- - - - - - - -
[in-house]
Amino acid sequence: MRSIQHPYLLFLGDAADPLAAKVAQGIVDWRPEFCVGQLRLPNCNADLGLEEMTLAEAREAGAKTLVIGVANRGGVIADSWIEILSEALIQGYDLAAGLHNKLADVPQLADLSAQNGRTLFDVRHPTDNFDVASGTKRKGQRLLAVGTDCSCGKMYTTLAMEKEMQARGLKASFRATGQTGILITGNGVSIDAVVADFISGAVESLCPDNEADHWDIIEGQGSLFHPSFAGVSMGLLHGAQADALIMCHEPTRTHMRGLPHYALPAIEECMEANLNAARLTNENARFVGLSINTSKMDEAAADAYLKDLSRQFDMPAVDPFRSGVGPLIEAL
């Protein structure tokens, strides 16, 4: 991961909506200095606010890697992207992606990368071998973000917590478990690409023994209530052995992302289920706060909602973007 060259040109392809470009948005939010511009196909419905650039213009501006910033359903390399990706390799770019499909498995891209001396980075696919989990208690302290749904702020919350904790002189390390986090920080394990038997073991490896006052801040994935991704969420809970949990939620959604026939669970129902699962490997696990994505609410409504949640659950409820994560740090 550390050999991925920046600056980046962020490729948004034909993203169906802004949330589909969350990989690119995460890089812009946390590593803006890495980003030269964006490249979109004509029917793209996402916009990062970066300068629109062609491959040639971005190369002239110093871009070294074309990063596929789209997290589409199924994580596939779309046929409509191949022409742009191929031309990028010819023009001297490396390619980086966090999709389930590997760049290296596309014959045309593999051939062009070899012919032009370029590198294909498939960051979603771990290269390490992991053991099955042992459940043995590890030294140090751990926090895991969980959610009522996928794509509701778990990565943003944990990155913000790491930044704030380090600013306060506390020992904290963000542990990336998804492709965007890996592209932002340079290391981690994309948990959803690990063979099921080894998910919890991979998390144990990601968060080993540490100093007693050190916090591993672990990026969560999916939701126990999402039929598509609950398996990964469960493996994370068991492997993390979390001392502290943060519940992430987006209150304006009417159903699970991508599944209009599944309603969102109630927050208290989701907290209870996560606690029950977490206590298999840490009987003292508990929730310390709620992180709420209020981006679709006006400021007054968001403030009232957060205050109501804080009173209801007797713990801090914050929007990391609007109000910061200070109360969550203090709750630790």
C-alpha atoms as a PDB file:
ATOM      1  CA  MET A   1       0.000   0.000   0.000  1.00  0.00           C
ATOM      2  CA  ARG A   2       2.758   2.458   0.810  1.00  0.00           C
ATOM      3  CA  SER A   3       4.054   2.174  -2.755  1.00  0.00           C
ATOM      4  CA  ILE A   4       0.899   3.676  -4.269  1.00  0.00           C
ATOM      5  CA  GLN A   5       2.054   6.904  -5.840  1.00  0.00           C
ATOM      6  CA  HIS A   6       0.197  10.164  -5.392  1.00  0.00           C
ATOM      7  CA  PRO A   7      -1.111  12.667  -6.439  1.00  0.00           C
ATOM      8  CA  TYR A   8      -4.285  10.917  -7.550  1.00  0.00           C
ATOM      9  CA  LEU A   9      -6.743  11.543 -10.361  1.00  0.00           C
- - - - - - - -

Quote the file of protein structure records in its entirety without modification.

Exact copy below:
[in-house]
Amino acid sequence: MRSIQHPYLLFLGDAADPLAAKVAQGIVDWRPEFCVGQLRLPNCNADLGLEEMTLAEAREAGAKTLVIGVANRGGVIADSWIEILSEALIQGYDLAAGLHNKLADVPQLADLSAQNGRTLFDVRHPTDNFDVASGTKRKGQRLLAVGTDCSCGKMYTTLAMEKEMQARGLKASFRATGQTGILITGNGVSIDAVVADFISGAVESLCPDNEADHWDIIEGQGSLFHPSFAGVSMGLLHGAQADALIMCHEPTRTHMRGLPHYALPAIEECMEANLNAARLTNENARFVGLSINTSKMDEAAADAYLKDLSRQFDMPAVDPFRSGVGPLIEAL
């Protein structure tokens, strides 16, 4: 991961909506200095606010890697992207992606990368071998973000917590478990690409023994209530052995992302289920706060909602973007 060259040109392809470009948005939010511009196909419905650039213009501006910033359903390399990706390799770019499909498995891209001396980075696919989990208690302290749904702020919350904790002189390390986090920080394990038997073991490896006052801040994935991704969420809970949990939620959604026939669970129902699962490997696990994505609410409504949640659950409820994560740090 550390050999991925920046600056980046962020490729948004034909993203169906802004949330589909969350990989690119995460890089812009946390590593803006890495980003030269964006490249979109004509029917793209996402916009990062970066300068629109062609491959040639971005190369002239110093871009070294074309990063596929789209997290589409199924994580596939779309046929409509191949022409742009191929031309990028010819023009001297490396390619980086966090999709389930590997760049290296596309014959045309593999051939062009070899012919032009370029590198294909498939960051979603771990290269390490992991053991099955042992459940043995590890030294140090751990926090895991969980959610009522996928794509509701778990990565943003944990990155913000790491930044704030380090600013306060506390020992904290963000542990990336998804492709965007890996592209932002340079290391981690994309948990959803690990063979099921080894998910919890991979998390144990990601968060080993540490100093007693050190916090591993672990990026969560999916939701126990999402039929598509609950398996990964469960493996994370068991492997993390979390001392502290943060519940992430987006209150304006009417159903699970991508599944209009599944309603969102109630927050208290989701907290209870996560606690029950977490206590298999840490009987003292508990929730310390709620992180709420209020981006679709006006400021007054968001403030009232957060205050109501804080009173209801007797713990801090914050929007990391609007109000910061200070109360969550203090709750630790």
C-alpha atoms as a PDB file:
ATOM      1  CA  MET A   1       0.000   0.000   0.000  1.00  0.00           C
ATOM      2  CA  ARG A   2       2.758   2.458   0.810  1.00  0.00           C
ATOM      3  CA  SER A   3       4.054   2.174  -2.755  1.00  0.00           C
ATOM      4  CA  ILE A   4       0.899   3.676  -4.269  1.00  0.00           C
ATOM      5  CA  GLN A   5       2.054   6.904  -5.840  1.00  0.00           C
ATOM      6  CA  HIS A   6       0.197  10.164  -5.392  1.00  0.00           C
ATOM      7  CA  PRO A   7      -1.111  12.667  -6.439  1.00  0.00           C
ATOM      8  CA  TYR A   8      -4.285  10.917  -7.550  1.00  0.00           C
ATOM      9  CA  LEU A   9      -6.743  11.543 -10.361  1.00  0.00           C